They used to call it Airmanship

I’ve been immensely fortunate to have been trained, influenced, bum kicked and helped by some very good people.  Many of you have also been or will be, and while we probably won’t get the chance to pay them back, we can pay it forward.  So this is my attempt to pass on some lessons I have been taught or picked up along the way.

In the old days we called it airmanship.  Maybe that term still has a place in aviation.

Piloting is a mix of art and science

Both aspects are important.  You certainly must have the knowledge, skill, attitude and experience to fly safely, but listen to the whispers.  If it feels wrong, it may well be.

Learn from other people’s mistakes

You won’t live long enough to make them all yourself.  Read LOTS of flight safety material.  It’s out there, you just need to make the time and effort to source and absorb it.

Strive for perfection on the radio

You will actually only fly with a relatively small number of other pilots, but every pilot you come in contact with will form an opinion of you as an aviator.  They will base their opinion on what they see and what they hear.  Your radio calls tell us a lot about you.

Don’t Rush

I have learnt this from bitter experience.  The best chance you will get to miss something, to do it only half right or to do it completely wrong, is when you rush.  Consequently I have a saying that I try to live by - “The later I am, the slower I go.”

I still occasionally fall into the rushing trap, but I try to remember not too.

Currency, complacency and fatigue

These three demons will drag down even the most skilled and experienced aviators.  When I am rusty on a given aircraft type or in a given type of operation; when I am giving the task less than my full respect, effort and concentration; and when I am tired, that is when I see my performance slipping.

Who knows whether or not this may be the day we are required to demonstrate just how good we are (or are not).   Do the little things well, cos shift happens.

Type ratings

There are few quicker ways to embarrass yourself, maybe become famous or perhaps even a statistic, than ignorance.  Aircraft are not all built equal, they vary enormously, in subtle and sometimes not so subtle ways.  Invest in quality type rating training.  Yes it costs, but the aircraft you are flying belongs to someone, and they won’t want it bent.

In a commercial environment the aircraft is a means of generating a profit, a money printing machine if you like.  The owner is not giving you the aircraft to fly because they know you like flying or need the experience.  Quite reasonably they want to make a return on their investment, and if you break it because you really don’t know what you are doing, it will not be career enhancing.

Near enough is not good enough

It just isn’t.  Nearly having enough fuel to get to your destination with reasonable reserves; nearly stopping before the end of the runway; nearly avoiding the edge of controlled airspace, will make you famous very quickly.

I once read a poster on the wall of an airline training centre that said something like “An amateur trains until they get it right; a professional trains until they don’t get it wrong.”

Don’t push on into bad weather

It often gets worse, and then you may really have to dig deep into that bag of skill (or luck!)

I used to think the Darwin theory would eventually rid the gene pool of those silly enough to scud run (pressing on VFR into deteriorating weather).  But history is proving me wrong.  We still seem to be finding those who will press on - to their detriment.  I have, but now I don’t (I sure hope the future doesn’t make a fool of me).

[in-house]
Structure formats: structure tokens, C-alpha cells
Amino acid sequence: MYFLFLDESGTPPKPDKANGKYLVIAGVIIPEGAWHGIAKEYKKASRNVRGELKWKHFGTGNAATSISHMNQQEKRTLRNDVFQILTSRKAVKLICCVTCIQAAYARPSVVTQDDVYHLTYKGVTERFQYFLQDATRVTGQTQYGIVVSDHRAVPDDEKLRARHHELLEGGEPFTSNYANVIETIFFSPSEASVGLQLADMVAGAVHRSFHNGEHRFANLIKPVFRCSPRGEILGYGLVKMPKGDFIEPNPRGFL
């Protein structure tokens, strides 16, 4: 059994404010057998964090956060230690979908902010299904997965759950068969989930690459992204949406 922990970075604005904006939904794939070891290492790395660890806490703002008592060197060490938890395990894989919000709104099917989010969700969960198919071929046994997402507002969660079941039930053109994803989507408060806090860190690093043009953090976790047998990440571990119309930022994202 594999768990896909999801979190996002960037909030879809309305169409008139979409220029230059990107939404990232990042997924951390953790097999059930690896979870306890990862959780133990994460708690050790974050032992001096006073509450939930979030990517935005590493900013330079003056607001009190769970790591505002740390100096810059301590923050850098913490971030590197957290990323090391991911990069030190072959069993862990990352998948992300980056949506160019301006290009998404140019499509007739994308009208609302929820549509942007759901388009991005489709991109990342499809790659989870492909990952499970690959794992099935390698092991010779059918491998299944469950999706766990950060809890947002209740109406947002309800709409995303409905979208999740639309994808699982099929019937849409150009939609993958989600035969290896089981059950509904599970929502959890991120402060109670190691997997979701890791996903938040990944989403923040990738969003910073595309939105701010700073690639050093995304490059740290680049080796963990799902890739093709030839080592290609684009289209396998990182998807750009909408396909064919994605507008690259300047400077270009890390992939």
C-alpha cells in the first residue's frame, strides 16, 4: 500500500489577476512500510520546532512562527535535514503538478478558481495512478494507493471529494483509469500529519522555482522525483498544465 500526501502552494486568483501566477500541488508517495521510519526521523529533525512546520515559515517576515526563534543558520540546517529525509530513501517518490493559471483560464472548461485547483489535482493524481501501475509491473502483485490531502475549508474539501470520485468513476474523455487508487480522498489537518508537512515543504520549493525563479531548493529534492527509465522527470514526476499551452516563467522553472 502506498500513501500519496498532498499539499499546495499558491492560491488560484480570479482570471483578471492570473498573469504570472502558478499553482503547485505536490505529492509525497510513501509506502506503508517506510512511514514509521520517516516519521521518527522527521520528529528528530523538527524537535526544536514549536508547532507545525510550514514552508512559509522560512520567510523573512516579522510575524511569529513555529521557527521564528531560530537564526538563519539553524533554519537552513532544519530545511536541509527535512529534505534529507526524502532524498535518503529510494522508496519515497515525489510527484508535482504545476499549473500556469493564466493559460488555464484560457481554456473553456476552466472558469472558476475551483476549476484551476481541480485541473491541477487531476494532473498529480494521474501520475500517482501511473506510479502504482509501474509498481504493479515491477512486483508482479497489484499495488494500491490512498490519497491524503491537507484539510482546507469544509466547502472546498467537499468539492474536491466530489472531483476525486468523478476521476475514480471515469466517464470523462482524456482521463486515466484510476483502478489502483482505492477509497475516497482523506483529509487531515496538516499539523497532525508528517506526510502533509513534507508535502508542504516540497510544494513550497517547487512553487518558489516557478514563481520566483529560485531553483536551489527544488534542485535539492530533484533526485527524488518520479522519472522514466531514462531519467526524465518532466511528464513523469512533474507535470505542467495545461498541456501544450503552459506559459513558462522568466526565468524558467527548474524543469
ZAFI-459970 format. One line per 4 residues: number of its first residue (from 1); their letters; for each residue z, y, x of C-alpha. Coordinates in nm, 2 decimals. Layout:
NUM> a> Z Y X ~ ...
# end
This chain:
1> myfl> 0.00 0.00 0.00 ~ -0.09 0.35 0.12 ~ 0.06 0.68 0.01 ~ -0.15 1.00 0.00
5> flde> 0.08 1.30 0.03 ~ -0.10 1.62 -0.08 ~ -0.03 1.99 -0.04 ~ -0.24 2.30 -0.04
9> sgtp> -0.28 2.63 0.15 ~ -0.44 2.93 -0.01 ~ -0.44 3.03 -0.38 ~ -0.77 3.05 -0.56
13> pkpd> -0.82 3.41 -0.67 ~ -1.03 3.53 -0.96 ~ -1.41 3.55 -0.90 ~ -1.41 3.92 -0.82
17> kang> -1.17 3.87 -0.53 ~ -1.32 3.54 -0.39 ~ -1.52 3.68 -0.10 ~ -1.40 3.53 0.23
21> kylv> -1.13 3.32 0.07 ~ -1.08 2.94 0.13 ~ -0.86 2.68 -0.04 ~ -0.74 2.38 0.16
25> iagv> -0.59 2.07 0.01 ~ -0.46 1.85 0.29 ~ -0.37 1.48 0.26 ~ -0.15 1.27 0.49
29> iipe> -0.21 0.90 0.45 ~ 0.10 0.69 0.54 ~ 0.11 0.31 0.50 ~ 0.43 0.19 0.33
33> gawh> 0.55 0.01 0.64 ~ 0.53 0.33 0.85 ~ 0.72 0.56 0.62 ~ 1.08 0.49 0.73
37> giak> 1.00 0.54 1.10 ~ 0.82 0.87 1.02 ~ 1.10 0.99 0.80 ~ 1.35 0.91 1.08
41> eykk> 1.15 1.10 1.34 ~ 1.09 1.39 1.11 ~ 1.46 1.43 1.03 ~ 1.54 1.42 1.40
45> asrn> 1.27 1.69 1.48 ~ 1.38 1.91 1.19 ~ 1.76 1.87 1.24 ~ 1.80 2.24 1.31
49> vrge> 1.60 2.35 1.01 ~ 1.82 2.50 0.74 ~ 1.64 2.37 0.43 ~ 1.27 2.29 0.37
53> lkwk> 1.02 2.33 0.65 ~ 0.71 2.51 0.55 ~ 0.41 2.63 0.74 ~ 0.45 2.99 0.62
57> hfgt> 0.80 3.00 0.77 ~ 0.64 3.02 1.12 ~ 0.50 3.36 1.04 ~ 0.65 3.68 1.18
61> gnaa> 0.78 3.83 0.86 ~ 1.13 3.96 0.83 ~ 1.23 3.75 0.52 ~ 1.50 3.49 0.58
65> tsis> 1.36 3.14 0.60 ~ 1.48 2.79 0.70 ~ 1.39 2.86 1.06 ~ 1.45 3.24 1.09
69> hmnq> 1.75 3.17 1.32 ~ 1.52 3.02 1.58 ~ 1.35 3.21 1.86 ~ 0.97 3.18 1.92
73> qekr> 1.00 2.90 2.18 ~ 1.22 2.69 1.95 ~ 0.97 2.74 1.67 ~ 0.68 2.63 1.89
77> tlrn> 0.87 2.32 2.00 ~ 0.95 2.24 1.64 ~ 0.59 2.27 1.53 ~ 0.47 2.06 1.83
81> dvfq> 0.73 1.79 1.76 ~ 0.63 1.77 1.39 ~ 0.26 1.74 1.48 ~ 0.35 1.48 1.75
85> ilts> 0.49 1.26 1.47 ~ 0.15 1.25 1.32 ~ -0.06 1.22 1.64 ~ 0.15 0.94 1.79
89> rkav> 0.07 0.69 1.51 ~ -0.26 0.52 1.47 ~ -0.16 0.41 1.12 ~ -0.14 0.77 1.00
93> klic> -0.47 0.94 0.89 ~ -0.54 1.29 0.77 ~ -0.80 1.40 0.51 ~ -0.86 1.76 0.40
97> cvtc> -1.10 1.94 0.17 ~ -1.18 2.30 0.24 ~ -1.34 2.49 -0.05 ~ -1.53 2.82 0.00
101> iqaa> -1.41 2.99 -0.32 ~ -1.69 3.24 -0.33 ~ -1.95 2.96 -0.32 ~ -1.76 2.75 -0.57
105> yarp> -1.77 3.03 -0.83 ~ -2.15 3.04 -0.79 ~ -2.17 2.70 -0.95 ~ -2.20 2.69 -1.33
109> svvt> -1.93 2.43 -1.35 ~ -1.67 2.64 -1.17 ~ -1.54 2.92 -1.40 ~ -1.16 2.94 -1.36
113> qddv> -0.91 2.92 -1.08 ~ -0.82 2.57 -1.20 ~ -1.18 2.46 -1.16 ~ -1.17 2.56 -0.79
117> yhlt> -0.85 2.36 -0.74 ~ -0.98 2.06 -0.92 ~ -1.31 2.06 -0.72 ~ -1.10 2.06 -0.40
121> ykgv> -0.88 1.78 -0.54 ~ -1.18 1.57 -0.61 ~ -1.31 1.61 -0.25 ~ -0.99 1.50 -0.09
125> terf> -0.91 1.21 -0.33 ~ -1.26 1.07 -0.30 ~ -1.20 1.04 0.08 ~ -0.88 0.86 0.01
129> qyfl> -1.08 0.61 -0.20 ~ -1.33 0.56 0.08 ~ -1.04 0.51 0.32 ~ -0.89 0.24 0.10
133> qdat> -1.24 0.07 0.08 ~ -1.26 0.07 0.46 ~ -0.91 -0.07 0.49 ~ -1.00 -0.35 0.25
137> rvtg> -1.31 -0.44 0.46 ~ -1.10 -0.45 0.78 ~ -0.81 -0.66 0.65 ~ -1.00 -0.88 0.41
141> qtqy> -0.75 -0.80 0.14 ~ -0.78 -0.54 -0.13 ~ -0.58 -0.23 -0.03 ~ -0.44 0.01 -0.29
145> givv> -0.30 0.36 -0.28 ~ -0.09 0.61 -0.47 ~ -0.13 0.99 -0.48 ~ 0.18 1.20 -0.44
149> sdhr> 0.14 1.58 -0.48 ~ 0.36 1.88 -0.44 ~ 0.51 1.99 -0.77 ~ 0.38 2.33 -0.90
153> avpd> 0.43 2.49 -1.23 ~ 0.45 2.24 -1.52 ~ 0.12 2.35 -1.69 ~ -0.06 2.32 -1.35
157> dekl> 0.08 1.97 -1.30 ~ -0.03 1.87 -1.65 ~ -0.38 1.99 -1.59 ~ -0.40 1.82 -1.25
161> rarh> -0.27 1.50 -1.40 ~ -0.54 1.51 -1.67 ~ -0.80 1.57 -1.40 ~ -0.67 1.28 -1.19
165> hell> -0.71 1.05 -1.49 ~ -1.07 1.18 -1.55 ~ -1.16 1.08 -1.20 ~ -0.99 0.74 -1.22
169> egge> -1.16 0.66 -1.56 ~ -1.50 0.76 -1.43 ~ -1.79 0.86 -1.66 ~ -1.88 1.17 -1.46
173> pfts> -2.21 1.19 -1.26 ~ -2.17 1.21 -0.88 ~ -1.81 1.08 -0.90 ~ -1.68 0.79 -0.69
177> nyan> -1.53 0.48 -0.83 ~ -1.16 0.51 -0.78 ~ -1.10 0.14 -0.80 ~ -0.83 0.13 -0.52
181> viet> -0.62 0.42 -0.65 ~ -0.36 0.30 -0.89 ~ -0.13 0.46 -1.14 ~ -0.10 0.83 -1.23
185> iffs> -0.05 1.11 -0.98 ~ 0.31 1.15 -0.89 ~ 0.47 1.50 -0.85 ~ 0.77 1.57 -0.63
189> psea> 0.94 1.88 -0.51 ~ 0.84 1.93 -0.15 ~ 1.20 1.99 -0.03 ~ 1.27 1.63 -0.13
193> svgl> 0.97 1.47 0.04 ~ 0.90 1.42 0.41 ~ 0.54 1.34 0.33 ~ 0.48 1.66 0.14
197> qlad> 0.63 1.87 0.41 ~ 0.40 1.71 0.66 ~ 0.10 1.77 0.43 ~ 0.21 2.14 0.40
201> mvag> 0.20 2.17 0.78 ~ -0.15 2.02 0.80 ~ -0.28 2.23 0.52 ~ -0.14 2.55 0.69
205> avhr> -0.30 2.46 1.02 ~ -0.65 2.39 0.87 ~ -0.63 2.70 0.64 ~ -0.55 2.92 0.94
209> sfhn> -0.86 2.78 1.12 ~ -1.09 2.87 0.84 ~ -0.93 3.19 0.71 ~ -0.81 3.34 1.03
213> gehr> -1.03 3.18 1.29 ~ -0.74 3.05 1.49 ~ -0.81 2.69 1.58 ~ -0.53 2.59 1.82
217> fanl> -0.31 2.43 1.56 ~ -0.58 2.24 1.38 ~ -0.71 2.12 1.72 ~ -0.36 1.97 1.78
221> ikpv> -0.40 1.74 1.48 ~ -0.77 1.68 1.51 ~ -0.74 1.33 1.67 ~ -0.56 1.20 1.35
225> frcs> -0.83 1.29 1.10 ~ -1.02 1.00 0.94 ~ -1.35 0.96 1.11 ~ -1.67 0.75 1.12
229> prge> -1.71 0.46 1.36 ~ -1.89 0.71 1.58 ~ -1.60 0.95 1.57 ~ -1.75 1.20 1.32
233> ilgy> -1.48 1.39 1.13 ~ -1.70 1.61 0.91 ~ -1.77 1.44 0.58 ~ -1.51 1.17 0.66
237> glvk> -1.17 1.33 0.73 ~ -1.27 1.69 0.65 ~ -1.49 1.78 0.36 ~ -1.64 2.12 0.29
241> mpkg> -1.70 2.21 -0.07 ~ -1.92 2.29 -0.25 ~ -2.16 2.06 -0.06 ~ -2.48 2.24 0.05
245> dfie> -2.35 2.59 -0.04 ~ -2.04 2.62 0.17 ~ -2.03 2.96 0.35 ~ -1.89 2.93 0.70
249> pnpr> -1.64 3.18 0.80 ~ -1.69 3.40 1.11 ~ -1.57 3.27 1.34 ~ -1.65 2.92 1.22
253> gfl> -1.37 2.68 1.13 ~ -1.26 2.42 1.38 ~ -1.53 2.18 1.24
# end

The first turn back or diversion I made was hard, the second a little easier, and the subsequent diversions become progressively less of a big deal.

Instructors, this one is for you.  Deliberately take your students into less than ideal weather and guide them through real diversion experiences.  By all means make sure the conditions are well within your own personal limits, your student’s attention will have been gained long before yours.  You absolutely don’t want your student’s first diversion decision to be long after their ‘training is complete’.

Pressure from others is all in your own mind

In nearly thirty five years of military, professional, commercial and recreational flying, I have NEVER been rung by a manager asking why I was late away, or did or didn’t do something.

Don’t worry about what you imagine others might think.  Be your own person.  Set conservative standards and stick to them.  Aspire to a conservative attitude of prudence.

I know other old pilots will wax lyrical about their ability to fly low or fast or in bad weather.  They got away with it, they were very lucky.  Many, many of their colleagues and buddies were not!

I’ll take luck over ability every time

But only a fool relies on luck.  And all aircraft bite fools.

If you break it Fess Up!

I hate breaking things, but it happens.  If you overspeed it, or overtemp it, or overstress it, FESS UP.  You aren’t the first and won’t be the last.  You will get over it.

But if you don’t fess up, and they find out, or worse it breaks big time on someone else, you will quite reasonably wear the loathing and derision of those around you.  And it is almost impossible to recover from.


For most of us this is not a natural characteristic, it certainly isn’t for me.  But the longer I spend around flying the more important I believe humility is.

No matter how good we think we are, or may even be, we ALL have bad days.  We miss stuff, we guess wrong, or we just muck it up.  And you will never know when one of these times will visit itself upon you.

And finally, the famous three “most useless things in aviation”

Runway behind you;

Air above you;  and,

Fuel in the tank back on the ground.

Take care up there.